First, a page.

Turkey urges Sweden to act over terrorism for NATO membership support
Turkey will act to ratify Sweden's NATO membership bid in conjunction with cooperation from Stockholm in the fight against terrorism, President Tayyip Erdogan was quoted on Friday as saying.
Sweden and Finland applied for NATO membership last year in response to Russia's invasion of Ukraine, abandoning policies of military non-alignment that had lasted through the Cold War. Their applications must be approved by all members of the alliance.
Having held up ratification of Sweden's NATO bid for more than a year, Erdogan unexpectedly agreed after the alliance's summit in Lithuania this month to forward it to Turkey's parliament when the legislature reconvenes in October.
"Turkish parliament's working schedule will determine the process of Sweden's NATO membership (ratification)," Erdogan told reporters on a flight returning from Gulf countries and northern Cyprus, according to a readout from his office.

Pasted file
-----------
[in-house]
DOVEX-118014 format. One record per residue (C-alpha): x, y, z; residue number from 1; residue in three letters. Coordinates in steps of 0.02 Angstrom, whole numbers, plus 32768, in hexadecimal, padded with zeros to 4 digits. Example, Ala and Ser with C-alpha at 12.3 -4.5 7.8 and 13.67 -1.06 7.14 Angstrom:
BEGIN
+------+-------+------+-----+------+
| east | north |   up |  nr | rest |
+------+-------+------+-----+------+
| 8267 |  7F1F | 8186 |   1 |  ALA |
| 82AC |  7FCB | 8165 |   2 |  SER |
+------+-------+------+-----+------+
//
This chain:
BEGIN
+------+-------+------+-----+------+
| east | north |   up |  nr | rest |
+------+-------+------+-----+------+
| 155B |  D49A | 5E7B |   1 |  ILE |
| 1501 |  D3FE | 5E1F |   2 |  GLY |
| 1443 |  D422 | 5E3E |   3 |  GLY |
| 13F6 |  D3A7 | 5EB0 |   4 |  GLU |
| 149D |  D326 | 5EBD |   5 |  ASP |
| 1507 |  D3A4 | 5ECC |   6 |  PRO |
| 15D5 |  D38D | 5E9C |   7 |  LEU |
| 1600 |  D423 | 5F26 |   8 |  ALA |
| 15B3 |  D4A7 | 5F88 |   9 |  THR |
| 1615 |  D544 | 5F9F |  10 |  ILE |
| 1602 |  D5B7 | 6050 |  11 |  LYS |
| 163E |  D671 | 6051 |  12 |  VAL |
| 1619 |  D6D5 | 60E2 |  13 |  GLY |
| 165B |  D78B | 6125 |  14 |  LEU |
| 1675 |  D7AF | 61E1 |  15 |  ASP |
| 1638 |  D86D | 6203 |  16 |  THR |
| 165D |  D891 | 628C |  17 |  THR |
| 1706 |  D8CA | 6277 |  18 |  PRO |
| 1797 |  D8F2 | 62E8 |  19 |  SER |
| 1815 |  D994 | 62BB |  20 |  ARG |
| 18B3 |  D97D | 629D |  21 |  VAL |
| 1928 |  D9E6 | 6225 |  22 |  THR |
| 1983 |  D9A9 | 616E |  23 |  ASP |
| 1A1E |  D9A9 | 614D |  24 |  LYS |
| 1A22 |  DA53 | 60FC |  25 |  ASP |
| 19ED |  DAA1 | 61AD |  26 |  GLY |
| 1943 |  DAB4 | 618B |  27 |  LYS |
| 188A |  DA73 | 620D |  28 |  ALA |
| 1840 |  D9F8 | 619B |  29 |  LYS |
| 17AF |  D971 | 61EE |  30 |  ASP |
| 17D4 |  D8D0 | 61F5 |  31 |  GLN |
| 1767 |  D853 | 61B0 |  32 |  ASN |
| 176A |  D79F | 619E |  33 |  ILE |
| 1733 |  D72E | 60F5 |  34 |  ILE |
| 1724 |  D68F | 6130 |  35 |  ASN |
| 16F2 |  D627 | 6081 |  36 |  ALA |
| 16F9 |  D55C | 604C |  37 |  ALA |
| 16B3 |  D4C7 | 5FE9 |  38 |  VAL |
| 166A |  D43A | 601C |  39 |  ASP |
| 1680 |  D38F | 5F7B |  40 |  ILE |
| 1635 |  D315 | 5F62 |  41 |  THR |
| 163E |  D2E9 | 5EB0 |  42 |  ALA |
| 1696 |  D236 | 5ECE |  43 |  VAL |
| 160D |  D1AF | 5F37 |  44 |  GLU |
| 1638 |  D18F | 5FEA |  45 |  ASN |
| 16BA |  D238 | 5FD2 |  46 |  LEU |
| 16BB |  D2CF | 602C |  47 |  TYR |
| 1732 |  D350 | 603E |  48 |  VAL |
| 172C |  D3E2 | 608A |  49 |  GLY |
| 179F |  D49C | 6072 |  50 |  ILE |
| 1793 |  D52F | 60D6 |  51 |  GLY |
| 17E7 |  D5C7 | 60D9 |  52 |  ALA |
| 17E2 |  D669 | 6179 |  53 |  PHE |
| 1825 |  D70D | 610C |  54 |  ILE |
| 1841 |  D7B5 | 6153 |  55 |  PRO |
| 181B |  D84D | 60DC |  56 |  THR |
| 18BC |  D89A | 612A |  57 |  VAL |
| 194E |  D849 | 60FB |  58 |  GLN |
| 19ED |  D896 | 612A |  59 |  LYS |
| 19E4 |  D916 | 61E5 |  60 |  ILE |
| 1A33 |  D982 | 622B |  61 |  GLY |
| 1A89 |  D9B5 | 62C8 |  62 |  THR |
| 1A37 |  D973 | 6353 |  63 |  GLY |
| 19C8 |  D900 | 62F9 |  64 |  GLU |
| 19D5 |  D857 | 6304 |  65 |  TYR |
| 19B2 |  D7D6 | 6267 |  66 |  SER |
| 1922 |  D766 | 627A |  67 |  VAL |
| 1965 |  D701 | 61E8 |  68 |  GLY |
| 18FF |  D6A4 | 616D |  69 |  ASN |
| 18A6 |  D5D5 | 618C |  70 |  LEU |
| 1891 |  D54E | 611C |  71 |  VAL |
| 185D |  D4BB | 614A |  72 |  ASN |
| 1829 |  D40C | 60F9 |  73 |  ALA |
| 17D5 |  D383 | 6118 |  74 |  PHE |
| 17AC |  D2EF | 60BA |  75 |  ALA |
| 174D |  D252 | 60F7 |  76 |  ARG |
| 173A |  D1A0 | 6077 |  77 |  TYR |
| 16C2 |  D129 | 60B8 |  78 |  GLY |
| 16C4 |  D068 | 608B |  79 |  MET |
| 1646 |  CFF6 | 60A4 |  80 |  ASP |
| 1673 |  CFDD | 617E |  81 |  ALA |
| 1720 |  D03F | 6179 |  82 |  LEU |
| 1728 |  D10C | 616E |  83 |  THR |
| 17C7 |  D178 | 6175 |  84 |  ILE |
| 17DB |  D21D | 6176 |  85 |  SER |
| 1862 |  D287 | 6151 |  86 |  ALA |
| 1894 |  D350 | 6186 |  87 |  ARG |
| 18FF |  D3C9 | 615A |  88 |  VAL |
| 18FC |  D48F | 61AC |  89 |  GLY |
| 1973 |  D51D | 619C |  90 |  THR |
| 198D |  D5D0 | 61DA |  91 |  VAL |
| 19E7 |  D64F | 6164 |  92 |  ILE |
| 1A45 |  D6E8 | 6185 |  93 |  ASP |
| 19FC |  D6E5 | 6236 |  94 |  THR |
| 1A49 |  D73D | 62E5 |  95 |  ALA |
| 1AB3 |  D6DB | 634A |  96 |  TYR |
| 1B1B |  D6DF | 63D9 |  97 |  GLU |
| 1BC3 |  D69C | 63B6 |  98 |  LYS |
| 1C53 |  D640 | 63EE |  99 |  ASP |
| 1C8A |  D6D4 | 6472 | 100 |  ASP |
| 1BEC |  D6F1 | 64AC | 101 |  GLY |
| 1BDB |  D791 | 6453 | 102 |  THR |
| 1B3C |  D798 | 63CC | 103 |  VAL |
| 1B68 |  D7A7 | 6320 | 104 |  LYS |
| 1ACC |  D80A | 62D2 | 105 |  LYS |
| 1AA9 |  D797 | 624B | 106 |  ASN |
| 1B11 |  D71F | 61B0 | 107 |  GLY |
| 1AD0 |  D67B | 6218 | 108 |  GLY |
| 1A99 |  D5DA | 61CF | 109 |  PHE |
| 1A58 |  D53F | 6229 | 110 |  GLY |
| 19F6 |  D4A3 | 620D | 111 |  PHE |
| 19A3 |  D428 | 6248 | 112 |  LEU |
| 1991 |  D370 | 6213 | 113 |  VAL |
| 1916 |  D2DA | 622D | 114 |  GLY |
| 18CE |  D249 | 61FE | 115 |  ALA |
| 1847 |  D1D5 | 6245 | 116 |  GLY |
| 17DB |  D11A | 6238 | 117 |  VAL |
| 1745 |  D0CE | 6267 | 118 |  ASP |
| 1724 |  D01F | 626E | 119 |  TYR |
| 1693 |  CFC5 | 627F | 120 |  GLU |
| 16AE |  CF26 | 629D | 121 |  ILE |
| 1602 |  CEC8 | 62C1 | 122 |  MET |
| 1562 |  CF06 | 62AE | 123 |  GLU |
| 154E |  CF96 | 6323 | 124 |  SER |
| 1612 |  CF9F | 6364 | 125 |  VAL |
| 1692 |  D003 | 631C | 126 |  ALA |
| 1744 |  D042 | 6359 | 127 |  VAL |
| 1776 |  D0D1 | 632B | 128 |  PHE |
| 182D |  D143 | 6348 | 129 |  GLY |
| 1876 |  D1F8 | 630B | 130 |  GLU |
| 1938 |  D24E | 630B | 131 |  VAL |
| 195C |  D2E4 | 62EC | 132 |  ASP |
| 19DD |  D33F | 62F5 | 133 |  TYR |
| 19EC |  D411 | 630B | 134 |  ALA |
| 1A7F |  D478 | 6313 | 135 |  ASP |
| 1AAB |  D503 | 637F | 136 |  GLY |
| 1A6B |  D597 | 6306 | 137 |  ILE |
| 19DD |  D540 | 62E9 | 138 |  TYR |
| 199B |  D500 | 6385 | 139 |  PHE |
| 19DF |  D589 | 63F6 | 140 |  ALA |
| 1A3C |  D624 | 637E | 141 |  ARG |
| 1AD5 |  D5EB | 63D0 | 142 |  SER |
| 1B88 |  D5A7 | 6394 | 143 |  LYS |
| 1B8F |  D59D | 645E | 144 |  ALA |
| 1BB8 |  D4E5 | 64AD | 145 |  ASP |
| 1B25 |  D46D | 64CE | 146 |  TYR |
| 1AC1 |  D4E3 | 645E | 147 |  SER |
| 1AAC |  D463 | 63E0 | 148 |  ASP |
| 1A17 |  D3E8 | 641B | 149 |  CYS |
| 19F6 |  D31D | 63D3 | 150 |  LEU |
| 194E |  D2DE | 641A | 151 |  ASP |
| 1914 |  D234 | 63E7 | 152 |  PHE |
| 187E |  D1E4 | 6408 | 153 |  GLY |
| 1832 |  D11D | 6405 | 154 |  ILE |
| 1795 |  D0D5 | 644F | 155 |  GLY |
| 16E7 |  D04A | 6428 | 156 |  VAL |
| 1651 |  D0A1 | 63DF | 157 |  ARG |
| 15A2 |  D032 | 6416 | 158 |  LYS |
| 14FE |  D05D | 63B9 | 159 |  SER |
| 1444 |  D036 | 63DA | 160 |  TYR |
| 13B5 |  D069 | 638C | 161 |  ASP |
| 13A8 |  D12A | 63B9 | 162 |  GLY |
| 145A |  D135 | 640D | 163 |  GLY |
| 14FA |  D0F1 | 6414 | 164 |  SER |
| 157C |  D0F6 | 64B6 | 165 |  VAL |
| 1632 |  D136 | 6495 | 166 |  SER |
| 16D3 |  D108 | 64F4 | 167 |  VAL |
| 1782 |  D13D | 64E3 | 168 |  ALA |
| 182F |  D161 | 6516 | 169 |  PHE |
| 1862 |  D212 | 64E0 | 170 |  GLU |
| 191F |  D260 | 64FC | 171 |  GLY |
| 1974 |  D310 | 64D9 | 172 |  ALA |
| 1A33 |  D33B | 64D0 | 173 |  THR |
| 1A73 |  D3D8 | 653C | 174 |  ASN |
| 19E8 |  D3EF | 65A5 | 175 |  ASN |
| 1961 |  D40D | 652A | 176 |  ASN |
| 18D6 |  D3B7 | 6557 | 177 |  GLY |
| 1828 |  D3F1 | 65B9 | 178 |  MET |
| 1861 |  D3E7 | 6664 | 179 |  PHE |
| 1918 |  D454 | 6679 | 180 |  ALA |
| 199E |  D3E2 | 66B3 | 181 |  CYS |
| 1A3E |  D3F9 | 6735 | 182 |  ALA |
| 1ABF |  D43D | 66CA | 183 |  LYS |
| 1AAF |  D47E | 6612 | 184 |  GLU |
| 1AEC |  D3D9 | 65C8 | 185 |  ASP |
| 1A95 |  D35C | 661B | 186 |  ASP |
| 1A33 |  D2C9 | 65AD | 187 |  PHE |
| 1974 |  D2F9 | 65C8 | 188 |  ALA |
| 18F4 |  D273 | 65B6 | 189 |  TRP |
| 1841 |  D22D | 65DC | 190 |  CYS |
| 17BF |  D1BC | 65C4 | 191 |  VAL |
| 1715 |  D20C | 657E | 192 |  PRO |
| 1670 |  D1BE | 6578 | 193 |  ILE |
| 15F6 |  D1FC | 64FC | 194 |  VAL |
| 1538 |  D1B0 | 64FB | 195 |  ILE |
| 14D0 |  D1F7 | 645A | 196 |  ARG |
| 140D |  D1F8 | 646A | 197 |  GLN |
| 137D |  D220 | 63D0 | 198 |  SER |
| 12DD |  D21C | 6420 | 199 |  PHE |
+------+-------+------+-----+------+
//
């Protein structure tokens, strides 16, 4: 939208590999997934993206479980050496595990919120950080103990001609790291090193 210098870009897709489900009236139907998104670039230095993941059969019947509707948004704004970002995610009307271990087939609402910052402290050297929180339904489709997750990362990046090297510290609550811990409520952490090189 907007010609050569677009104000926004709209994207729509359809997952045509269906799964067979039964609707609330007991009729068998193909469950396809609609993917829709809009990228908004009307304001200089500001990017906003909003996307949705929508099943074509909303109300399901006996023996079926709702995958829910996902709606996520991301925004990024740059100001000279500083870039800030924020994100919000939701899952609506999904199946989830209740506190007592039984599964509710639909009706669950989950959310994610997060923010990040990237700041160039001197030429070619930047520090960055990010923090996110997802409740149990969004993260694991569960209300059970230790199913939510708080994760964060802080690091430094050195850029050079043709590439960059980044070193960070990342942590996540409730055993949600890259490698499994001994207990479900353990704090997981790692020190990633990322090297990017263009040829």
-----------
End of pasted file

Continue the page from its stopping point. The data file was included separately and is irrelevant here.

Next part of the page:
"It would be in Sweden's favour if they take concrete steps on the fight against terrorist organisations and on the extradition of terrorists."
Ankara accuses Stockholm of doing too little against people Turkey sees as terrorists, mainly members of the outlawed Kurdistan Workers Party (PKK) and the group Ankara accuses of orchestrating a 2016 failed coup, with extradition a key sticking point.
Sweden's top court recently blocked the extradition of two Turkish citizens that Ankara says are part of a terrorist group.
"We expect promises to be fulfilled," Erdogan said.
Erdogan was referring to a deal Turkey, Sweden and Finland struck last year in Madrid aimed at addressing Ankara's security concerns.
Turkey on Thursday condemned the partial destruction of a Koran in front of Iraq's embassy in Stockholm, but did not comment publicly on the incident while on the plane.